I’m excited to wrap up both our TD summer and our journey through Romans 12 this Friday with a message on Romans 12:16-21! In our study of Romans 12, we’ve seen that Christians are transformed people who are also continually being transformed into the likeness of their Savior and Master, Jesus Christ.

In these last 6 verses of Romans 12, Paul tells us what a transformed life looks like when we interact with anyone in the world, no matter who they are. No one is excluded—not the lowly, not unbelievers, not even our enemies. The humility it takes to follow these commands is out of this world. It’s OK to gulp when you read these imperatives. Do you have what it takes to be a peacemaker? To seek peace and do good even with those who seek your harm? Most people would look at this passage and scoff: “Don’t be so naive, that’s just not the way the world works.”

But that’s exactly the point. What this world needs is otherworldly love and grace. Join us as we explore our calling to reflect the only One who has given exactly what the world needs.

– Robert

Romans 12:16

16 Be of the same mind toward one another; do not be haughty in mind, but associate with the lowly. Do not be wise in your own estimation.17 Never pay back evil for evil to anyone. Respect what is right in the sight of all men. 18 If possible, so far as it depends on you, be at peace with all men. 19 Never take your own revenge, beloved, but leave room for the wrath of God, for it is written, “Vengeance is Mine, I will repay,” says the Lord. 20 “But if your enemy is hungry, feed him, and if he is thirsty, give him a drink; for in so doing you will heap burning coals on his head.” 21 Do not be overcome by evil, but overcome evil with good.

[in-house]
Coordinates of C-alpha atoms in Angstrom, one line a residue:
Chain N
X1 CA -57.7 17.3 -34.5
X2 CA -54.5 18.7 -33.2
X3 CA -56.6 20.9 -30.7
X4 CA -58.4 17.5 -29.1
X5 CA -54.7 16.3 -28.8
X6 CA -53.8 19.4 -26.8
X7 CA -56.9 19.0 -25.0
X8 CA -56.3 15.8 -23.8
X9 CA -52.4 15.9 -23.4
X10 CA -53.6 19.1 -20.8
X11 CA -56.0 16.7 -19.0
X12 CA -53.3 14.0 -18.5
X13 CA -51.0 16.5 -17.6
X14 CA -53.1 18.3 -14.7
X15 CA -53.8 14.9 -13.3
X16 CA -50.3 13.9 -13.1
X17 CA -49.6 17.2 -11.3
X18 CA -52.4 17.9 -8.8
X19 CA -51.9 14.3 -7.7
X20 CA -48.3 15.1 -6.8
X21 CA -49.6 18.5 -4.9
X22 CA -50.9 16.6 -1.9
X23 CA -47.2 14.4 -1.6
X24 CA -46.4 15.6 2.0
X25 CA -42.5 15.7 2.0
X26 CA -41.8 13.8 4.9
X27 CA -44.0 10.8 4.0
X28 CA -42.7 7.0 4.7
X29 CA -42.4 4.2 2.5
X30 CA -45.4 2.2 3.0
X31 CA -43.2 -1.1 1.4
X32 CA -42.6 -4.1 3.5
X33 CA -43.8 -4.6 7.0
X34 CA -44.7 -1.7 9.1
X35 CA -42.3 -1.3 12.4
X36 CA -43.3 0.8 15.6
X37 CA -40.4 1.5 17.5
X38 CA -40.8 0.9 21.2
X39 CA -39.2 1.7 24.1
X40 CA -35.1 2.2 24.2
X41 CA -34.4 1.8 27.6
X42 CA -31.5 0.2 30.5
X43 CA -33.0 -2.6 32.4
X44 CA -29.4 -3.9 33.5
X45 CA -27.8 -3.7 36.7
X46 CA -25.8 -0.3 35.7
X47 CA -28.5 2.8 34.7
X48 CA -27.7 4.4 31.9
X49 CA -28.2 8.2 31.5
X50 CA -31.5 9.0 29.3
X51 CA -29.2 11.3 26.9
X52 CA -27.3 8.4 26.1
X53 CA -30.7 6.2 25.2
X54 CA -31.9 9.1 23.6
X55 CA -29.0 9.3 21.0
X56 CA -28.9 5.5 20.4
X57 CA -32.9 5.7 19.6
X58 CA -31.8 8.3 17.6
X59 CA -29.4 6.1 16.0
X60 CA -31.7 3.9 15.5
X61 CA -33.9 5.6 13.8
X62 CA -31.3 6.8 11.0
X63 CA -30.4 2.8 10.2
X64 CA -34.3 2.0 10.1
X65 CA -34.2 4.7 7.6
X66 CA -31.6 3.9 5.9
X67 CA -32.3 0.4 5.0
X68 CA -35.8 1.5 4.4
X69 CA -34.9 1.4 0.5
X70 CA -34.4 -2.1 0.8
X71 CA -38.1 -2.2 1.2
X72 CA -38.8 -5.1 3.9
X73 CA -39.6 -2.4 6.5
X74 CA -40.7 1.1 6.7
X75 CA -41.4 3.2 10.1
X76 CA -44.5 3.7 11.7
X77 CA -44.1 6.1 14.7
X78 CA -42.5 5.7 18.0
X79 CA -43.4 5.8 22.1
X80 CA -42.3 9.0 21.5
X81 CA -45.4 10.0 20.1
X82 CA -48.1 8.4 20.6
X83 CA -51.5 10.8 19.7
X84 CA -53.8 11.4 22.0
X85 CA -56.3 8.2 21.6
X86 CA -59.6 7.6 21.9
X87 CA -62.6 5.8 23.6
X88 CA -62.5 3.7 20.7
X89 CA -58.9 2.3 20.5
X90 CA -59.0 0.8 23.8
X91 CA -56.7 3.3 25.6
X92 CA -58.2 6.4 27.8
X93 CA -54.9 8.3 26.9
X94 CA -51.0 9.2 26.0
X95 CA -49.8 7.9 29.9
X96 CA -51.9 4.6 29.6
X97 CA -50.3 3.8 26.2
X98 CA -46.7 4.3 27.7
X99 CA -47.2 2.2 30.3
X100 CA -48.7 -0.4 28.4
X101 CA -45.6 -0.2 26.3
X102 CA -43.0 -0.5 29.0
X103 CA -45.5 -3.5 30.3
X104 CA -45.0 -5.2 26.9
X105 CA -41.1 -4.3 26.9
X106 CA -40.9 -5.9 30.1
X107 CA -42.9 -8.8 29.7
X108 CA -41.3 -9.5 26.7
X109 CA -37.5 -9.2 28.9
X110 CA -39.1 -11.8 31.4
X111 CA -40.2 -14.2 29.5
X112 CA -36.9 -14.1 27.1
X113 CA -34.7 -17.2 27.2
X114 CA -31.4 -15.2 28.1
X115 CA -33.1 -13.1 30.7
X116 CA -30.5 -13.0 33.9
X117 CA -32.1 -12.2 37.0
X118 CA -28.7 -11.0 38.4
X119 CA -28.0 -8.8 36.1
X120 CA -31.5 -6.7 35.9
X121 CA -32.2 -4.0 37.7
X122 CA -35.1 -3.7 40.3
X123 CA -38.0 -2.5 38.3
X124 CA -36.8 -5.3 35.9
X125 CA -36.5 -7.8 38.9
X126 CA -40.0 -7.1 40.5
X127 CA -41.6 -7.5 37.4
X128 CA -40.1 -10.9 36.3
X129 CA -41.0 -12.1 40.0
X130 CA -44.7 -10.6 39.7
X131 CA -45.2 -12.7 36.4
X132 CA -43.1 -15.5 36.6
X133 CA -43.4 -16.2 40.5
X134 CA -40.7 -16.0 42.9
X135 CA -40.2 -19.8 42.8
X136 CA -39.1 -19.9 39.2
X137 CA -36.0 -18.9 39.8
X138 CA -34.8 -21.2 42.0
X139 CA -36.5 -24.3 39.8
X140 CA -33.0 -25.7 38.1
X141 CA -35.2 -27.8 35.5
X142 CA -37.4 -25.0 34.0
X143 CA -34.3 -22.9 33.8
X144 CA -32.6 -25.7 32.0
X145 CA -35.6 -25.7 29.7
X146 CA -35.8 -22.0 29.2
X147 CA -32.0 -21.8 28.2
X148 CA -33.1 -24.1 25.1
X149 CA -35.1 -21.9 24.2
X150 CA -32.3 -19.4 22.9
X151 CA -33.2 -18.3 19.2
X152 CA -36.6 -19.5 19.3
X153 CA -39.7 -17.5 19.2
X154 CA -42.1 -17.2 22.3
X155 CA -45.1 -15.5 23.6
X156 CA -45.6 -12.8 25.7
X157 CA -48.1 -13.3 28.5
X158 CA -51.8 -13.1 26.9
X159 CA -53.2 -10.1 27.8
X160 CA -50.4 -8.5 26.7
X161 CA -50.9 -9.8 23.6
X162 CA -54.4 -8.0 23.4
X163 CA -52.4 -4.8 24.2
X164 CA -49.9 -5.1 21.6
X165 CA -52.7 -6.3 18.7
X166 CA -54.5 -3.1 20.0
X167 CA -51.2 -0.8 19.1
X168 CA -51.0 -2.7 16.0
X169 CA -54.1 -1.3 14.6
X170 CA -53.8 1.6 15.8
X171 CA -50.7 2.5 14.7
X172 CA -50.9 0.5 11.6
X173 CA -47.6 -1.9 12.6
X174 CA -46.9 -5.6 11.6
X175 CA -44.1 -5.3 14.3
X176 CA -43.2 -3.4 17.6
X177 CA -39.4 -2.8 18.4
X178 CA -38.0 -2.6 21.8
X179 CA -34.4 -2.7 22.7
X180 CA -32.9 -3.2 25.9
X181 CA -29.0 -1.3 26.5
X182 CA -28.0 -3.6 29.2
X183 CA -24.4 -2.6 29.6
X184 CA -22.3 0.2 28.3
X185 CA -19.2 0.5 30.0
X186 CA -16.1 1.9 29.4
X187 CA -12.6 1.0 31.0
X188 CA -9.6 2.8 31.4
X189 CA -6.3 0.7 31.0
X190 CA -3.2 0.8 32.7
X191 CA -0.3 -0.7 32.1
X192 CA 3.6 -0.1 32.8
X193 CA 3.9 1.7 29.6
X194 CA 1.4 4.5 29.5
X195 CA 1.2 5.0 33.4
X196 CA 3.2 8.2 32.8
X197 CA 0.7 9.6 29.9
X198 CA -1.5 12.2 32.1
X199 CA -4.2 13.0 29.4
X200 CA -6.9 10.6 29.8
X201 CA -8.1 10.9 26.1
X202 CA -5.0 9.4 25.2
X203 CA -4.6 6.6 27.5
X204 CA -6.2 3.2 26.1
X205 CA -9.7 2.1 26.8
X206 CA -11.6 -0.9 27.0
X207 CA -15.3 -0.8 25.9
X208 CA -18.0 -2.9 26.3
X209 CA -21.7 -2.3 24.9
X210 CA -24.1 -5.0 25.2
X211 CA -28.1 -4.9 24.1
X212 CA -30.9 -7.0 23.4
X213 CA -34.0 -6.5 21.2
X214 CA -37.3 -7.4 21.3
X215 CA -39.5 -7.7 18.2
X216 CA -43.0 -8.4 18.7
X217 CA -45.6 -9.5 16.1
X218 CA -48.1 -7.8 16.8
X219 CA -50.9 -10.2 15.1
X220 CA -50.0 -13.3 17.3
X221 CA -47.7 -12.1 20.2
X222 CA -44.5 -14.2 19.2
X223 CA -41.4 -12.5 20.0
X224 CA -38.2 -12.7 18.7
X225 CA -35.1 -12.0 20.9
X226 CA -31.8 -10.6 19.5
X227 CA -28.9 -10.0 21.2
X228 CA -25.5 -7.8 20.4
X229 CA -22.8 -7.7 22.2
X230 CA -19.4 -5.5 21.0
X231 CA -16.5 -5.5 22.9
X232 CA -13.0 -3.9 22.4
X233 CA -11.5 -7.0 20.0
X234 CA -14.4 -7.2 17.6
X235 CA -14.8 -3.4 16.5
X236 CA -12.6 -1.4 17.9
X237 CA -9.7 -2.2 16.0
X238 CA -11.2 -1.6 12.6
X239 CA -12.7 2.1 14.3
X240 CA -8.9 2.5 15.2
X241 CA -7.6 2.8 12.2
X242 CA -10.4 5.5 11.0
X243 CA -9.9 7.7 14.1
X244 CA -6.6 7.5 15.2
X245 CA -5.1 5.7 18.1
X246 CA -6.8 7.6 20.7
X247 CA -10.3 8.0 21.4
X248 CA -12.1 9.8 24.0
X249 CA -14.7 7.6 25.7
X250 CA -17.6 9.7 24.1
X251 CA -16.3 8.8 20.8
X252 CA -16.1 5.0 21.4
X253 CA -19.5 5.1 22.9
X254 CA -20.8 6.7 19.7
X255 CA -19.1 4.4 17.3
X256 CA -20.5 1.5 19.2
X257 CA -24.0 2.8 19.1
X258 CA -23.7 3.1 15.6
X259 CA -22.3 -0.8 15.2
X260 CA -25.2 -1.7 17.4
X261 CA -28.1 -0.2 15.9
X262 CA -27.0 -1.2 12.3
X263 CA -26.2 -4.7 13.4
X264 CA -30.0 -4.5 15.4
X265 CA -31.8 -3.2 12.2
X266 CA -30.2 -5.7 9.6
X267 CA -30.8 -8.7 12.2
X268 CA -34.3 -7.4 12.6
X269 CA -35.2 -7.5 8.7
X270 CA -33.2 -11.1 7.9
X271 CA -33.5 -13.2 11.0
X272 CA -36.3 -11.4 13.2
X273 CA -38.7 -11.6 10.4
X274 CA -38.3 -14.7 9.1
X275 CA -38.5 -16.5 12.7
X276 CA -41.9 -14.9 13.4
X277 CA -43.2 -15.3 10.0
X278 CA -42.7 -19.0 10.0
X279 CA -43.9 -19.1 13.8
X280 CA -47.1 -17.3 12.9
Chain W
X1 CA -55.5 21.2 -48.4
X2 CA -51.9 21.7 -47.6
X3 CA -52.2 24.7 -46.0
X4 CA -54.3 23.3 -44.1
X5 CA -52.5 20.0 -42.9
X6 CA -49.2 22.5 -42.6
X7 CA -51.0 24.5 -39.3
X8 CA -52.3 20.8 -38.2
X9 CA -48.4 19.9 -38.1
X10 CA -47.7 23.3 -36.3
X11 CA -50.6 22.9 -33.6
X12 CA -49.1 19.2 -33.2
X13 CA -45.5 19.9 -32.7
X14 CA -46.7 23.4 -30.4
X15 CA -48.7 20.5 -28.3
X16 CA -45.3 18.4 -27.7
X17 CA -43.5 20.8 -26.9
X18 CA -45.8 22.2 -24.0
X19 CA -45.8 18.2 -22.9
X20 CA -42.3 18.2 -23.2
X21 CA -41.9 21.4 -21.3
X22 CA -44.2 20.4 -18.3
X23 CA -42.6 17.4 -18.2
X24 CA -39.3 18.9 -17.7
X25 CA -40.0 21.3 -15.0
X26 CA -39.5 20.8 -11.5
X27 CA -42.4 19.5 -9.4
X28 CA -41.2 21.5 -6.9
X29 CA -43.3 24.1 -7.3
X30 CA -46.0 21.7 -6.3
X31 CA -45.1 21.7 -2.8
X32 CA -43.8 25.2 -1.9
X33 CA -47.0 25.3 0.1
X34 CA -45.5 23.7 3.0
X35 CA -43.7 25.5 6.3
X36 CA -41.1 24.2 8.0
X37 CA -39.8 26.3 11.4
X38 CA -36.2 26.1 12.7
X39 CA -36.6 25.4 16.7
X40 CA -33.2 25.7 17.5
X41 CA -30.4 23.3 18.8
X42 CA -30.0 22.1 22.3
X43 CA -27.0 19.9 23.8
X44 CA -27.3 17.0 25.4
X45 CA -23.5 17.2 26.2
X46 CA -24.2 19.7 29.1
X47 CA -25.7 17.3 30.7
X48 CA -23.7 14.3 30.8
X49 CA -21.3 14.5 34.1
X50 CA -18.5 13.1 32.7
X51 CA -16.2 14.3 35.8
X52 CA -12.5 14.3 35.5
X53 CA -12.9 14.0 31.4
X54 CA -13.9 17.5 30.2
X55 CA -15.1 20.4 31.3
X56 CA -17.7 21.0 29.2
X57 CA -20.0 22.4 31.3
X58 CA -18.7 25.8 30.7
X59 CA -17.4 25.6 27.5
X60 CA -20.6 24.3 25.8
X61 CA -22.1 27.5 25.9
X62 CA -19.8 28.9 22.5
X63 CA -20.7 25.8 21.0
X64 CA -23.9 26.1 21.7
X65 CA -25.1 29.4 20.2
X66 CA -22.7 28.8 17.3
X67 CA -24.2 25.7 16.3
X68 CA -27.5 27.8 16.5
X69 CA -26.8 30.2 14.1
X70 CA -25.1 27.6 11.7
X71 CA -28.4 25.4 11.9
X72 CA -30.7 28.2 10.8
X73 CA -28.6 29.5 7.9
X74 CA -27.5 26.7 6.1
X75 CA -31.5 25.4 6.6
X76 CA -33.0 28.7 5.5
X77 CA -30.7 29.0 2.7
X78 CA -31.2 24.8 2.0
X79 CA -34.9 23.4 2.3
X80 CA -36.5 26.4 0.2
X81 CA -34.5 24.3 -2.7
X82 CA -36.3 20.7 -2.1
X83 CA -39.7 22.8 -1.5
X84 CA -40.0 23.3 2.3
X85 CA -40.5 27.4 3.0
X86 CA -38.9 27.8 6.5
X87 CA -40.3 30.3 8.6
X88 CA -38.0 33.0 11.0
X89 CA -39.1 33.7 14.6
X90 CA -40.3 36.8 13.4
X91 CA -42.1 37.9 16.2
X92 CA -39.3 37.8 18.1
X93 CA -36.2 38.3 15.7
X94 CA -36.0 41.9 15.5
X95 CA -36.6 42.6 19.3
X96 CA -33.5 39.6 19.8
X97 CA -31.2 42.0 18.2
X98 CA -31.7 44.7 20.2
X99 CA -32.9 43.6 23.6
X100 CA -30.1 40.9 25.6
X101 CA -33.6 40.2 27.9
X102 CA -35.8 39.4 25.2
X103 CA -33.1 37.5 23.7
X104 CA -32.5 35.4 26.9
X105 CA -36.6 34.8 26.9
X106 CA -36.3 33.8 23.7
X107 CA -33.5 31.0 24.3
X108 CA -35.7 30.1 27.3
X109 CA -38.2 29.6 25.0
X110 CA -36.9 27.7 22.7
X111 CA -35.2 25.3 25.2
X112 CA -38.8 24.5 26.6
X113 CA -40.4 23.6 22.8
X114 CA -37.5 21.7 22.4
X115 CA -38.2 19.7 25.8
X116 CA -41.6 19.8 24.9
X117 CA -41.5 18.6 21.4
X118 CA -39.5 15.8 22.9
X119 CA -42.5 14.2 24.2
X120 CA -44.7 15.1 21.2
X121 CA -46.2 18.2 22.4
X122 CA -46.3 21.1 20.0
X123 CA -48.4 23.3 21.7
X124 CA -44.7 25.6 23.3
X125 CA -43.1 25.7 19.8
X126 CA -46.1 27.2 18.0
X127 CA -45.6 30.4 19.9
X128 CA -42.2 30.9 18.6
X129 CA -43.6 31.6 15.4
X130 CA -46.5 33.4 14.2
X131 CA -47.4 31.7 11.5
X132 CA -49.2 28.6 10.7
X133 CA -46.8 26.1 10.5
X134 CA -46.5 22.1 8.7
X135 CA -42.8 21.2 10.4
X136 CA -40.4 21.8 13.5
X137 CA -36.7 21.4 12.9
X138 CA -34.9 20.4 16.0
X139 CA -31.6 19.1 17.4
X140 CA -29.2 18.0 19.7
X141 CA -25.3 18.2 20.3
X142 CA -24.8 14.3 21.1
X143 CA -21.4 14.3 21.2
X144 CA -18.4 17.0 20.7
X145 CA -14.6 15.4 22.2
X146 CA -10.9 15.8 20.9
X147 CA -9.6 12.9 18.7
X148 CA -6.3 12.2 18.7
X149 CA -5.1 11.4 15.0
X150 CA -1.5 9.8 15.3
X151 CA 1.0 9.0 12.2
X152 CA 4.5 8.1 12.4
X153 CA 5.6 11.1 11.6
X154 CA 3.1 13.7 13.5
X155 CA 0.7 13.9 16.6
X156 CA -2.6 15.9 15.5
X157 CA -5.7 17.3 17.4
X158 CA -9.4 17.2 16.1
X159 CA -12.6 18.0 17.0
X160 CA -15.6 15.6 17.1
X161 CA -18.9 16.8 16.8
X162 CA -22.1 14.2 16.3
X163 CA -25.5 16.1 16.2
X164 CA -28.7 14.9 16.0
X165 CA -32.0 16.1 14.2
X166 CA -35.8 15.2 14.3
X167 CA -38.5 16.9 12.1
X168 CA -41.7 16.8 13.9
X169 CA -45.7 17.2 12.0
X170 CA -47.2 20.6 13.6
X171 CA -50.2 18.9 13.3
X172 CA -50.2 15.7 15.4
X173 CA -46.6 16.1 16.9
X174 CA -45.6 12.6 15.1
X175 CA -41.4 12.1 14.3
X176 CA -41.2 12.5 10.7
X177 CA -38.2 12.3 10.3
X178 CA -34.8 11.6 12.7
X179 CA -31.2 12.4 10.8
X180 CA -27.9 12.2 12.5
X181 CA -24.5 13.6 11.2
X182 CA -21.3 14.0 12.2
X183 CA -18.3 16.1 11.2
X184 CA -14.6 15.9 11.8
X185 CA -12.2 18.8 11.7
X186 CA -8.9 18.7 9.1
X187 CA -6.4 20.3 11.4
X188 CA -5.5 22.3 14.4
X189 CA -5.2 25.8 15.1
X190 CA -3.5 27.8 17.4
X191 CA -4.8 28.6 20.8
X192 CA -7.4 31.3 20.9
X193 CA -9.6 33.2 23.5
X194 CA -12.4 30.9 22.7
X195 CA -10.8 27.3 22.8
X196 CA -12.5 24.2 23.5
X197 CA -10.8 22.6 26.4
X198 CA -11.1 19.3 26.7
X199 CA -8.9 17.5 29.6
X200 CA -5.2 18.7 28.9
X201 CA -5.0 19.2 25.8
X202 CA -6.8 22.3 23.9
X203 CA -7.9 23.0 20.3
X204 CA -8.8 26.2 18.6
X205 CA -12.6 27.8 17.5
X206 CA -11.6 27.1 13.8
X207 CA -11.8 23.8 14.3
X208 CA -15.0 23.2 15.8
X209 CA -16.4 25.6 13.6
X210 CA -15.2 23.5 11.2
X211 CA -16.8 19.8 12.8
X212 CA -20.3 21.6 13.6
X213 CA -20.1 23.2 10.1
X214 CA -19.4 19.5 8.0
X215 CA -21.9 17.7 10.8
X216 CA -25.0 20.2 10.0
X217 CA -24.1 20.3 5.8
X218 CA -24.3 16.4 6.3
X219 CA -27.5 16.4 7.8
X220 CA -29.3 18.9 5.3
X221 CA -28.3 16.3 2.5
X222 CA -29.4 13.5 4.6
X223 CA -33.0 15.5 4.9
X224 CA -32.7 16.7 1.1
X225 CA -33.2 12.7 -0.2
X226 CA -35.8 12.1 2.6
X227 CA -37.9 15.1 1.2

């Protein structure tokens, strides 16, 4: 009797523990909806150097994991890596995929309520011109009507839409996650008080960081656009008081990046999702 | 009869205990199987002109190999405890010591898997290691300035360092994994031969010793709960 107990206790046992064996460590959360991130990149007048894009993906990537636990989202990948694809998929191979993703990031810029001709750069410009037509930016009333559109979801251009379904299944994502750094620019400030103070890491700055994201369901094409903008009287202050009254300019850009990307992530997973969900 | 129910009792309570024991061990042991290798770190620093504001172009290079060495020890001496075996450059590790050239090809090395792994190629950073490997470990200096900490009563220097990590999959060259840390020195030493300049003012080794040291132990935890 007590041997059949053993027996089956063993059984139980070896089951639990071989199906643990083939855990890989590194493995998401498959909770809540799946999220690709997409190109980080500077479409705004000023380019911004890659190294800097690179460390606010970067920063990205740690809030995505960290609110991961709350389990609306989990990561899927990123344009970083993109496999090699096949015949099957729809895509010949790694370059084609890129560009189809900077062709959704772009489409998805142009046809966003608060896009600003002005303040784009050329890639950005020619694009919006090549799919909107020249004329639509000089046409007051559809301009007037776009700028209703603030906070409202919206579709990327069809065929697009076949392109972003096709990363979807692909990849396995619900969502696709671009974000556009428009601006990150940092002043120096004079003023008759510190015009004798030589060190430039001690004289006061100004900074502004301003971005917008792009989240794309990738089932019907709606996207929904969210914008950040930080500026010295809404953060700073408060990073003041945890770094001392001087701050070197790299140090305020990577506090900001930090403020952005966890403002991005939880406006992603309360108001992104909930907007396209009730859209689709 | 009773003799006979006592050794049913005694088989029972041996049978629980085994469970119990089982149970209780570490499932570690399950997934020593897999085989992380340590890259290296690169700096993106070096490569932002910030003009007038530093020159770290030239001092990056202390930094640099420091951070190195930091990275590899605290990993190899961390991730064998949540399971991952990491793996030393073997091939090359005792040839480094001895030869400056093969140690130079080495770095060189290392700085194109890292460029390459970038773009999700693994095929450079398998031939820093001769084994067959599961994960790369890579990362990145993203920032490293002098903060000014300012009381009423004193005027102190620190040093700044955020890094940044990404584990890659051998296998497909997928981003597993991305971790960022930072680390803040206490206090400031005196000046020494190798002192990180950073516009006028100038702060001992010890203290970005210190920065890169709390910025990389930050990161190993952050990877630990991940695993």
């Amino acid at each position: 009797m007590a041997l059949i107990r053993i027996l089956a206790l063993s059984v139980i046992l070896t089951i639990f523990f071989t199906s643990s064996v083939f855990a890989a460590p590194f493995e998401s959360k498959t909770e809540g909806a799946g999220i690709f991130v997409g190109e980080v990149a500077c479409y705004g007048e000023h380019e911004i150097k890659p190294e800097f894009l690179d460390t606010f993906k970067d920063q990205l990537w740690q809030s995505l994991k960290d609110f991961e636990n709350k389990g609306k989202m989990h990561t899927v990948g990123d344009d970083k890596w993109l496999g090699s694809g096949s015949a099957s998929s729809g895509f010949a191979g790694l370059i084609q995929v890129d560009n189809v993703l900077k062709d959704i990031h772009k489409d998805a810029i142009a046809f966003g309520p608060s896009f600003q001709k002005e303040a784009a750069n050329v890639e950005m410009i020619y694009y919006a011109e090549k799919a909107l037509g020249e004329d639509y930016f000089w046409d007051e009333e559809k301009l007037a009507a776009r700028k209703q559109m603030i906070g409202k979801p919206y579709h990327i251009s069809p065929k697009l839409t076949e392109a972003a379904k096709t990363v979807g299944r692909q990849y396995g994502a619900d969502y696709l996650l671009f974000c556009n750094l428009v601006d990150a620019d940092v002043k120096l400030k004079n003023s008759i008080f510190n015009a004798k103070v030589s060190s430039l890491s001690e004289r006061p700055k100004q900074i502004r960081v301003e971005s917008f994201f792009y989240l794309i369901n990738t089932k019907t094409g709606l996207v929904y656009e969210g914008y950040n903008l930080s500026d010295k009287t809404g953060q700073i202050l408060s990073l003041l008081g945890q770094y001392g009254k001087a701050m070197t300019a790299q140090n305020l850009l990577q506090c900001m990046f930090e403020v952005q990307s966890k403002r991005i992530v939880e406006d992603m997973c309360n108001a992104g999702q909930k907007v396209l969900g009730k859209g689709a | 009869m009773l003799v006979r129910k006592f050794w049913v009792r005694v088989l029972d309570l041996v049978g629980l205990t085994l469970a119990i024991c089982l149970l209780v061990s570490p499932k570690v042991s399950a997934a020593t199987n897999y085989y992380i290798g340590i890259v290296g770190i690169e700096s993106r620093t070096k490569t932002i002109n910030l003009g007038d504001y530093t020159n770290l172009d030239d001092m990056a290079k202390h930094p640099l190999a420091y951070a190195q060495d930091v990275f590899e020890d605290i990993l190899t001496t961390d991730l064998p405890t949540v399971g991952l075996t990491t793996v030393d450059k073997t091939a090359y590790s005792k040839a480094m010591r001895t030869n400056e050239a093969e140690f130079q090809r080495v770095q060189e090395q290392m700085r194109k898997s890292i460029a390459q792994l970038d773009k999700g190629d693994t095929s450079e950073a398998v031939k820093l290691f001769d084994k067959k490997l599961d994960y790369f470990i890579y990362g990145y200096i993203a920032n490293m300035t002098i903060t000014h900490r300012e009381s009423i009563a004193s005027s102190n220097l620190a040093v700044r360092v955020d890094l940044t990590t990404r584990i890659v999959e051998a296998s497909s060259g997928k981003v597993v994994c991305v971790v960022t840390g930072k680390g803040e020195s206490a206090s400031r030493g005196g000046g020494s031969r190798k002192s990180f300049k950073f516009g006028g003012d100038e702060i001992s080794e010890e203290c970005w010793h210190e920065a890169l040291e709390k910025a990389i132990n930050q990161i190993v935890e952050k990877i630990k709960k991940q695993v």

Come Serve at SOS Saturday!

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Hey TD, it’s time for another edition of Serve Our Society Saturday!  This Saturday, we will once again visit our friends at the So. Pasadena Care Center.  Our visits mean so much to them that we cannot NOT go!  They really look forward to our visits.

Meet at the Hsiehs’ at 9:30 a.m.  and get picked up by noon. There will be no lunch this week due to a meeting.

Make the time to do what’s good and right, TD, and you know God will bless you as you do!

“‘They that honor Me, will I honor,” says the Lord …” 1 Sam. 2:30

TD Fri. – “On Love and Desire”

Hey TD!

Due to our shortened December schedule, we will only be having one regular Friday TD meeting this month.  This Friday, we will take another step toward rebuilding our life in Christ as I lead us from evaluating our personal infrastructure last month to  evaluating the core of who we are, in a lesson entitled, “On Love and Desire.”

Since this is a series that builds each month upon the previous months, I would highly encourage you to review last month’s teaching on “Rebuilding Our Infrastructure” .  Just click and spread it out over the next few days, making sure you are solid on the material by Friday night.

See you Friday! – Arthur